Details

Supply Chain Management: An International Journal, vol. ahead-of-print no. ahead-of-print
Type: Research Article
ISSN: 1359-8546

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Article
Publication date: 25 February 2021

Néstor F. Ayala, Paolo Gaiardelli, Giuditta Pezzotta, Marie Anne Le Dain and Alejandro G. Frank

The purpose of this study is to analyse the effect of different forms of service supplier involvement on the service business dimensions necessary for servitisation and on…

Abstract

Purpose

The purpose of this study is to analyse the effect of different forms of service supplier involvement on the service business dimensions necessary for servitisation and on the resulting servitisation performance.

Design/methodology/approach

Three different configurations of service supplier involvement are considered in this study: black box (service design and execution driven by the service supplier), grey box (joint service design) and white box (service design driven by the product firm). The study analyses their contribution by means of a cross-sectional quantitative survey with 104 Brazilian and Italian firms using multivariate analysis of variance.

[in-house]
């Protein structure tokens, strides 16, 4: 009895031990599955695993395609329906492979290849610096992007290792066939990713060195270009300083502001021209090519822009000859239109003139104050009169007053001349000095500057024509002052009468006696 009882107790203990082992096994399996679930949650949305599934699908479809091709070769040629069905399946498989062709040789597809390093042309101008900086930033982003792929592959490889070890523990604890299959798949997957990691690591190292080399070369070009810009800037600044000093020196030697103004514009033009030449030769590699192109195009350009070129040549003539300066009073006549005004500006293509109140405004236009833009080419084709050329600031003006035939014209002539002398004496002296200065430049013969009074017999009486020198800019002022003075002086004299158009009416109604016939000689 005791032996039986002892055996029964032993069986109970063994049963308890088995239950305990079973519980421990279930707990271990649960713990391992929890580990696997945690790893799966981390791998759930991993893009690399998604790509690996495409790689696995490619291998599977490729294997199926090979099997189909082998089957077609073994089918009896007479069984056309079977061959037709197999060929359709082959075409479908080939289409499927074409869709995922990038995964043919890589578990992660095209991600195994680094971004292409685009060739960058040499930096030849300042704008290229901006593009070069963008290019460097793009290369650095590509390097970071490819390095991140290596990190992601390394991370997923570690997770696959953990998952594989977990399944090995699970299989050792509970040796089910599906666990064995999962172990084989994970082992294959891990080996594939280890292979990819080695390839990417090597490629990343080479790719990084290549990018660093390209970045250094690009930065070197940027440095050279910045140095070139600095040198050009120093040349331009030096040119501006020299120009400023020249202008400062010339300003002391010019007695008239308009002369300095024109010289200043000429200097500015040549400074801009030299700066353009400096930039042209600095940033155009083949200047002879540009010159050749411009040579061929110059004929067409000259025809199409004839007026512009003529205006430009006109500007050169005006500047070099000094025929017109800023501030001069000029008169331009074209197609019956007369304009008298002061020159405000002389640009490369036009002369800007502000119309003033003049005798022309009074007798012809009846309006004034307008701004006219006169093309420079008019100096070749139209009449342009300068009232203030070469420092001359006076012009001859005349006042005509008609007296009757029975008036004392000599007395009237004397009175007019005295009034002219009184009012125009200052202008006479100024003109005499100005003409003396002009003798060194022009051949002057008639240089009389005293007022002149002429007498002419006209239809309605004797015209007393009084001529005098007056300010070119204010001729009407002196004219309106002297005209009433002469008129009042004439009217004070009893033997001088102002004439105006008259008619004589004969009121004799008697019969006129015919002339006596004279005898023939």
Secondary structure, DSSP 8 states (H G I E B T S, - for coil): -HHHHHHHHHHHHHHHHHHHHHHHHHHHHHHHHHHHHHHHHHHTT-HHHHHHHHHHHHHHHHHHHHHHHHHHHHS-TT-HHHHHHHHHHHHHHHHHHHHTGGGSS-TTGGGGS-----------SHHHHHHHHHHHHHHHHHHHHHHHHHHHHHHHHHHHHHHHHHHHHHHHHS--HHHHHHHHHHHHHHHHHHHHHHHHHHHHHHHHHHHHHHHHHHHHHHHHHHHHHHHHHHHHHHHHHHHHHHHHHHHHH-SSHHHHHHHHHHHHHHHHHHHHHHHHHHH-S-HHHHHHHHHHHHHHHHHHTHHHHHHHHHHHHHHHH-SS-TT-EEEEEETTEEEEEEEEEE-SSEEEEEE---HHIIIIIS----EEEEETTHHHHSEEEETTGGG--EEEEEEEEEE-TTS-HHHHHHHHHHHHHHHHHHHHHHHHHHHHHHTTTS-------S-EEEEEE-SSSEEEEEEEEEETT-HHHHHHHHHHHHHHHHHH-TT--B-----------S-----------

Findings

Companies that adopted the grey box configuration presented the best results in servitisation. White and black box may offer different benefits depending on the service business dimension that the company chooses to emphasise.

Originality/value

The results show which type of service supplier involvement is more effective for servitisation. The empirical data demonstrate that a joint service design (grey box involvement) is the best approach, but the paper discusses limitations for its implementation and alternatives regarding the two other types of service supplier involvement. The findings contribute to the discussion on the role of service suppliers in servitisation and provide empirical evidence to support operations managers in deciding on how to organise their service supply chain when aiming for servitisation.

Details